February 22, 2019
By Jonathan Cable
LONDON (Reuters) – Britain’s overvalued housing market will undergo a modest correction if the country leaves the European Union at the end of next month without a deal, a Reuters poll found, with London being affected to a greater degree.
Negotiators are still scrambling to reach agreement, and if they fail then home prices in the capital, which has long been a magnet for foreign investors, will fall 3 percent in the six months after the March 29 split.
Nationally, prices will drop 1 percent, the Feb. 13-20 poll found.
“There will be a palpable shock to the UK economy in terms of GDP, inflation, job creation etc,” said Tony Williams at property consultancy Building Value.
He says prices in the capital would fall 10 percent if there were no deal, the most pessimistic forecast.
“This will spill over dramatically to the residential market, with London bearing the brunt given the international catchment of prospective buyers.”
(Graphic: Reuters Poll – Post-Brexit UK house prices outlook – https://tmsnrt.rs/2Elx9kZ)
Since the June 2016 referendum decision to leave the EU, Reuters polls have consistently said a no-deal scenario would knock the economy, equities, housing market and sterling. [ECILT/GB]
However, a dip in the currency – a recent Reuters poll said sterling would fall 5-10 percent if there was no agreement – would make property cheaper for foreign investors, likely offsetting some of the uncertainty. [GBP/POLL]
If an agreement is reached, and most economists think it will be, house prices will rise 1.5 percent nationally and 0.5 in London in the six months after.
The wider poll of 25 market watchers said national home prices would rise 1.5 percent this year and 1.8 percent in 2020, both weaker than forecast three months ago. In 2021 they are expected to increase 2.3 percent.
In London prices are predicted to fall 2.0 percent this year, much sharper than in the last poll, and then rise 0.5 percent and 2.5 percent in the following two years.
“Prices have clearly come off the boil of late but on the assumption that the UK does not leave the EU without a deal, there is scope for the resumption of a modest upward trend,” said Peter Dixon at Commerzbank.
Reflecting the uncertainty, the range of forecasts for 2019 was wide, between a 3 percent fall and a 0.5 percent rise. Nationally, it was even wider – ranging from a 3 percent rise to a 3 percent fall.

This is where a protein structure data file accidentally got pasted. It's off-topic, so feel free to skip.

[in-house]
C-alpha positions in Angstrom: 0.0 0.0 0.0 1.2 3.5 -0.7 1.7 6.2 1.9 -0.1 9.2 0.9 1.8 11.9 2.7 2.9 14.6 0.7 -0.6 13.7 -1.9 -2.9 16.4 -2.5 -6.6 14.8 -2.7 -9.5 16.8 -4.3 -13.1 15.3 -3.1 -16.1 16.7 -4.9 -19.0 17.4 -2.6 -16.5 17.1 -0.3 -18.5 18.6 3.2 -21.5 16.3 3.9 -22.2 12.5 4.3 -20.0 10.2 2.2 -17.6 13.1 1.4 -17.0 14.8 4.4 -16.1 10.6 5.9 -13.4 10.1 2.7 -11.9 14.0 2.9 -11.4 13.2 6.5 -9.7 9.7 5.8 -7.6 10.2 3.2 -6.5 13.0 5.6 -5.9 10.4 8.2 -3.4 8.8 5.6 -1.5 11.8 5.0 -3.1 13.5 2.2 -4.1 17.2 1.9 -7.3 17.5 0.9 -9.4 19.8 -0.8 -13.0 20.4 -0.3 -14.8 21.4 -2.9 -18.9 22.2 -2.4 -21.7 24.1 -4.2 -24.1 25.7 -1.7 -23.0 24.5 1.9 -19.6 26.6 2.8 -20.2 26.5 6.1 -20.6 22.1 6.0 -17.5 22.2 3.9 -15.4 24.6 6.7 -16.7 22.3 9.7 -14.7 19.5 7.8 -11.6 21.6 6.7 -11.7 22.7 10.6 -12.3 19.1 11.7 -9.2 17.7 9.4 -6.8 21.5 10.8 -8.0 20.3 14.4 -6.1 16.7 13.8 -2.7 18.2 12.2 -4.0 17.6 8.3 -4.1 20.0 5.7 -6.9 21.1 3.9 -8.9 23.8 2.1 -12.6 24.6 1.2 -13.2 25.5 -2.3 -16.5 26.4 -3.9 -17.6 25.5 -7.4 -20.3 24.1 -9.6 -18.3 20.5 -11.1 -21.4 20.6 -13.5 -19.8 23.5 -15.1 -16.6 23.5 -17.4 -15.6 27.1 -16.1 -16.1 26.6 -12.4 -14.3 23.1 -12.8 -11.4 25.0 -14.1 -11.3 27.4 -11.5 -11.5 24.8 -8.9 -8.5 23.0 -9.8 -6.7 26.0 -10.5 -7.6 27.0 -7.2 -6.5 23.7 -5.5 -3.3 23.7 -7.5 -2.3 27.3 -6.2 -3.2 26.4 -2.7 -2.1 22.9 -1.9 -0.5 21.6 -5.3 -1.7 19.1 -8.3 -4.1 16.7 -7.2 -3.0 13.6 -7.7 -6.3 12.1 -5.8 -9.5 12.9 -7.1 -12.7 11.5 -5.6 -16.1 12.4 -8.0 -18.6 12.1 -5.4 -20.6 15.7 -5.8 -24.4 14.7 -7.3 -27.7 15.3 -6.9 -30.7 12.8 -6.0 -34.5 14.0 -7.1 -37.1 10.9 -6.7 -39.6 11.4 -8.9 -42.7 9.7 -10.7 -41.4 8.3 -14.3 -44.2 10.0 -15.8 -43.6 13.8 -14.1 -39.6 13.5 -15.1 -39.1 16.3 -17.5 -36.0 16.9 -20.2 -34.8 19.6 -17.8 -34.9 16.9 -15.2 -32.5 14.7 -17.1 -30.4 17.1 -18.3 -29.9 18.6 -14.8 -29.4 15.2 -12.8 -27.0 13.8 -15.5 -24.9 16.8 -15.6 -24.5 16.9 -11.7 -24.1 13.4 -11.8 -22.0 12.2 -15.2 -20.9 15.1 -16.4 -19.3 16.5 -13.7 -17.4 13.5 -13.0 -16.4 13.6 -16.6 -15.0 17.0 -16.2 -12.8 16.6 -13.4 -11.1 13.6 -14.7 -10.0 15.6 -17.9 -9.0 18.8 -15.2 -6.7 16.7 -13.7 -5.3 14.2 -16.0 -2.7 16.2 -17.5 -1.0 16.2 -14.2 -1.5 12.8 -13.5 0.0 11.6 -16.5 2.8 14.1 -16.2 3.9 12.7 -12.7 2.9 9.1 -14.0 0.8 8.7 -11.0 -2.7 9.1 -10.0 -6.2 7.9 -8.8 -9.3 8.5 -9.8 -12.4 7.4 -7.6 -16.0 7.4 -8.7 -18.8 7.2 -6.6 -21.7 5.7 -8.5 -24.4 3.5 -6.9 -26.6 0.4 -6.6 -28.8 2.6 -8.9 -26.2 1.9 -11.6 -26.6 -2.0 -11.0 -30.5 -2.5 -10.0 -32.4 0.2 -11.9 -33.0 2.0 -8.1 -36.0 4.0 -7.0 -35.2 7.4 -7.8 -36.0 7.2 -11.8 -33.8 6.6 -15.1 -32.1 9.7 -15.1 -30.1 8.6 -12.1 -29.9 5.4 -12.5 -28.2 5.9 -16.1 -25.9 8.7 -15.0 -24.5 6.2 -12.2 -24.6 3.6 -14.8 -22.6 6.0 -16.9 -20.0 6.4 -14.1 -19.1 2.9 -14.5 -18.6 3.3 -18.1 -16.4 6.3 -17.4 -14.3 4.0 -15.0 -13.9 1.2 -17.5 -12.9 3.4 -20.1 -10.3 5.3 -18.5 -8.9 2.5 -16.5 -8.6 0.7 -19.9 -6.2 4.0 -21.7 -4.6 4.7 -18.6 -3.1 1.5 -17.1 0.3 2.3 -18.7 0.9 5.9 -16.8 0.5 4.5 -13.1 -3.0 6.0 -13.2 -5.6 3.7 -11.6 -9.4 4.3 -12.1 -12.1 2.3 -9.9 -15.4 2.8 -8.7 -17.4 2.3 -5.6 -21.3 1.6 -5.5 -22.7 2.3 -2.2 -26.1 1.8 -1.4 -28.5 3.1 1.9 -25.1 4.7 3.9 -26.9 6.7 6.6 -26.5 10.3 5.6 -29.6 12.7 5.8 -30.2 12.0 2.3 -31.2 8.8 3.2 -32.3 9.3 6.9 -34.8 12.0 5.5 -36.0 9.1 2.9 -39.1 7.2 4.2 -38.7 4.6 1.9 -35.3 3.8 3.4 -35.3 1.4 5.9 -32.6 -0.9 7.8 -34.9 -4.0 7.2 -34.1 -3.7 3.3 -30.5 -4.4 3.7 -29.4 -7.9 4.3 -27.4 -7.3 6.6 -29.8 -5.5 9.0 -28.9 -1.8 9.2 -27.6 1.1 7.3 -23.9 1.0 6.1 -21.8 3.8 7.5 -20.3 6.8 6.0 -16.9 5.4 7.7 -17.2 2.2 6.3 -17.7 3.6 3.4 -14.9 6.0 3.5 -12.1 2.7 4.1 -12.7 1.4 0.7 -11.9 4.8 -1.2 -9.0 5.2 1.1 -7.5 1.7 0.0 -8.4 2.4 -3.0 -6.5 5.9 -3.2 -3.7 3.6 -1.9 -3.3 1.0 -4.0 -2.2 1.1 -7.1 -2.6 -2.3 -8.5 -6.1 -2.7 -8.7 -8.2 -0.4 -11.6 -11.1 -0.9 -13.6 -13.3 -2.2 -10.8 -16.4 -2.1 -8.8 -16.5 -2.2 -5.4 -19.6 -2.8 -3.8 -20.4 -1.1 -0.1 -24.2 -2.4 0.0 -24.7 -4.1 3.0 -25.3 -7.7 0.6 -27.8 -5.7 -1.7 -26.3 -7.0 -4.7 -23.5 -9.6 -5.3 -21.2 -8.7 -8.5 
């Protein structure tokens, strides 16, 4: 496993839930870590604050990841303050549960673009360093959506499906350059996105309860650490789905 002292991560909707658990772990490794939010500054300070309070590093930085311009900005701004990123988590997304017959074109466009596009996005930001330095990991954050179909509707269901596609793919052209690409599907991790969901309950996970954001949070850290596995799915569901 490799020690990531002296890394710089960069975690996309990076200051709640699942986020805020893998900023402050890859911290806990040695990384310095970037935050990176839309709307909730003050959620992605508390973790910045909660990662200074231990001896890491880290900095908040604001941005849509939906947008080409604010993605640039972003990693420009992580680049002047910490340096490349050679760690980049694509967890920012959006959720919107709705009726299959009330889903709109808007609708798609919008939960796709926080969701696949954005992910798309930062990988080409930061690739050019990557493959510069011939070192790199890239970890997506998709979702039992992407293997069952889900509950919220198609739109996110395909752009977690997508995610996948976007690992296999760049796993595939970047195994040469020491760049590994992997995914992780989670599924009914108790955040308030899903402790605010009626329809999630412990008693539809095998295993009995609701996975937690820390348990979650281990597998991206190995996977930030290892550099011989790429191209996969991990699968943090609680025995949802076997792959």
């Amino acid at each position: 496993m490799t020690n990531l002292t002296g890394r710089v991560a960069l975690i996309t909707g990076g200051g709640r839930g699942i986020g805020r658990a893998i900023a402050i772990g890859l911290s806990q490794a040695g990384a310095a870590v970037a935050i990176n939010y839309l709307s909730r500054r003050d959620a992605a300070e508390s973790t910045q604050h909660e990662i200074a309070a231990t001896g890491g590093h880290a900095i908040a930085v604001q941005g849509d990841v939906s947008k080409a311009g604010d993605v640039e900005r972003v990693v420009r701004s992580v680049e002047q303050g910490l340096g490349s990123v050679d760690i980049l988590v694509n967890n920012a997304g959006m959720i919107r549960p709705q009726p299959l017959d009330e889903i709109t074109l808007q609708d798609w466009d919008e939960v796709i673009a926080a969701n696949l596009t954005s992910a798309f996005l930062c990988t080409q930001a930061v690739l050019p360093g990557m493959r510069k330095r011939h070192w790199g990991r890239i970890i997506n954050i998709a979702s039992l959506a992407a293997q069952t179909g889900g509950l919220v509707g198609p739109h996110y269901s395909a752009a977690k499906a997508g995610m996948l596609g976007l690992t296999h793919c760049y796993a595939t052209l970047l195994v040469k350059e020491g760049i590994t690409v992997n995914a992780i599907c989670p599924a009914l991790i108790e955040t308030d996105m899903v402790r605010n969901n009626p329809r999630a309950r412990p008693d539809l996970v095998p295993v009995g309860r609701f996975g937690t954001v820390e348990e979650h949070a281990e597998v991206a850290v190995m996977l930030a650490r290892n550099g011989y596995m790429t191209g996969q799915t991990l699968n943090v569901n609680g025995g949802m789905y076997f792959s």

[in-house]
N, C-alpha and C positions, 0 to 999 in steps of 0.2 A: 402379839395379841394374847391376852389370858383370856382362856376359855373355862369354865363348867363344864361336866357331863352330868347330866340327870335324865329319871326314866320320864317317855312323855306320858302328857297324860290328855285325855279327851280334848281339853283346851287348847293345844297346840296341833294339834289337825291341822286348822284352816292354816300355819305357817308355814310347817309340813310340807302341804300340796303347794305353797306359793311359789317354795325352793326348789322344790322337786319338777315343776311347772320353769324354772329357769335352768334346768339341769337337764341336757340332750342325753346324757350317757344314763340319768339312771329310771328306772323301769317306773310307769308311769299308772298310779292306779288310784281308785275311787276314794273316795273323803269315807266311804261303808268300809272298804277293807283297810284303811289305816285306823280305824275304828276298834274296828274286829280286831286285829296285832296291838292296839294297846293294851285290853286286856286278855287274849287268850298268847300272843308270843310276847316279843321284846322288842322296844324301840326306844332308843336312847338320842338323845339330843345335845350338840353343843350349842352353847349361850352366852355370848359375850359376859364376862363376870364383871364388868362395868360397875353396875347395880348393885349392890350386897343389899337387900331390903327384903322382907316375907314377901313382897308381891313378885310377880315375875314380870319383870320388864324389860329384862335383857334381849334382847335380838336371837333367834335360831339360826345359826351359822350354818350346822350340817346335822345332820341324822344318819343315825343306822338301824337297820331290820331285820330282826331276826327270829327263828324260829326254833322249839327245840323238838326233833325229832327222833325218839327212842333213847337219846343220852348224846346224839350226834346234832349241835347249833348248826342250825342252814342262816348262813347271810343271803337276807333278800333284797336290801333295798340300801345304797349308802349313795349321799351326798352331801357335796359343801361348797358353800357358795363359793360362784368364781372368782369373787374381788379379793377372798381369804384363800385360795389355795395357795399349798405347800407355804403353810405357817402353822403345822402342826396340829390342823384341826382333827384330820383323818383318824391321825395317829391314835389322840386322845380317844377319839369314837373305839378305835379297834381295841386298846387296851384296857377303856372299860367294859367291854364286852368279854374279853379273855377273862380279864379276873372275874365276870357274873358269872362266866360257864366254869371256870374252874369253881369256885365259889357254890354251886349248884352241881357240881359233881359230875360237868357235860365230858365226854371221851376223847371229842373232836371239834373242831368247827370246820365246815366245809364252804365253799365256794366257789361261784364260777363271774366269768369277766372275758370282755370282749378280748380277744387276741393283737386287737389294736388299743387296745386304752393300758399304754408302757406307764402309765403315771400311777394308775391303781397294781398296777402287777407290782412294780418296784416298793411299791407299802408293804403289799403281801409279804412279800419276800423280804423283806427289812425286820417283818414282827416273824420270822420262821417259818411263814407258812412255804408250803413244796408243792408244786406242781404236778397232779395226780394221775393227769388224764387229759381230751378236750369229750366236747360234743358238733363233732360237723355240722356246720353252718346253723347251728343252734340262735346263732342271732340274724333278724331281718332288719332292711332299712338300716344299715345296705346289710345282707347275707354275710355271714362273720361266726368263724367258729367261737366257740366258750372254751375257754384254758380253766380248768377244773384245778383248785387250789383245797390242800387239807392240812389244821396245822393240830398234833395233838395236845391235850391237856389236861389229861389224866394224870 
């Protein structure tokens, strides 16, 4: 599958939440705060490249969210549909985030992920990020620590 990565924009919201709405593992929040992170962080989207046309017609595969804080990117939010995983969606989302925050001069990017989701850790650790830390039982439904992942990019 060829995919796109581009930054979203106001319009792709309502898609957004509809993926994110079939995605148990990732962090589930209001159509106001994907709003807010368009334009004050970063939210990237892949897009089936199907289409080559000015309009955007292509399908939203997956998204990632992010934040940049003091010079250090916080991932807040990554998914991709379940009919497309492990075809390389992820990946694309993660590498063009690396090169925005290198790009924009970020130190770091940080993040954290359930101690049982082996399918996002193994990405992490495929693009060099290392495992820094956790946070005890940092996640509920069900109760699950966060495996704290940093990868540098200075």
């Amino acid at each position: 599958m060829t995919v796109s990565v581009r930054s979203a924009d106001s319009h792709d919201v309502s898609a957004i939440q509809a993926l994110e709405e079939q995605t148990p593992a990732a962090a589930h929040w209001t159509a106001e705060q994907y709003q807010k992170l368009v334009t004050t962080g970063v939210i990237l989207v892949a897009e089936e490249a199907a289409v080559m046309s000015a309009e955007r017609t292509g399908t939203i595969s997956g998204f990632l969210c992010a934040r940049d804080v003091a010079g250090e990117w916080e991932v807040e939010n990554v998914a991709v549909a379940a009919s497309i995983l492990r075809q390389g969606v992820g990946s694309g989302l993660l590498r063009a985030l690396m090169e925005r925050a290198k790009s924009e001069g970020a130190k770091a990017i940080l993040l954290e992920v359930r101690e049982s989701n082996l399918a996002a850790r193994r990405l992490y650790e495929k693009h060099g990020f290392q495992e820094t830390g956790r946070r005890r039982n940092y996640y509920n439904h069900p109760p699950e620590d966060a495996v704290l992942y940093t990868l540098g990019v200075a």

With uncertainty still surrounding the Brexit outcome, nine of 16 respondents said they think turnover in London homes will fall this year while only two expected a rise. Nationally, 10 said turnover would stay the same, six said fall and two said rise.
“Sales levels will likely stay the same in 2019 as 2018 across the UK although this will vary across the regions,” said Leslie Schroeder at property consultancy Carter Jonas.
“We expect that London and the South East will see a slight fall in overall levels compared with 2018, again as affordability weighs heavily on the ability for average UK earners to move and buy houses.”
When asked to describe the level of London house prices on a scale of 1 to 10 from extremely cheap to extremely expensive, the median response was 8. Nationally they were rated 7, where it has been for a few years.
Those high ratings are unsurprising as the annual average British salary is around 30,000 pounds ($39,000) but the average asking price for a home in Britain was 300,715 pounds this month and more than double that in London, property website Rightmove said.
So although borrowing costs are currently very low and not expected to rise much in the coming years, prospective buyers trying to get on the property ladder will struggle as prices continue to rise, despite them increasing more slowly this year and next than wages and general inflation are predicted to.
“The fundamentals of the UK housing market remain as they are: lack of supply; a growing population; cheap money – a Brexit of any flavor will not dent those fundamentals,” said Russell Quirk at online estate agent eMoov.
(Polling by Indradip Ghosh; Editing by Hugh Lawson)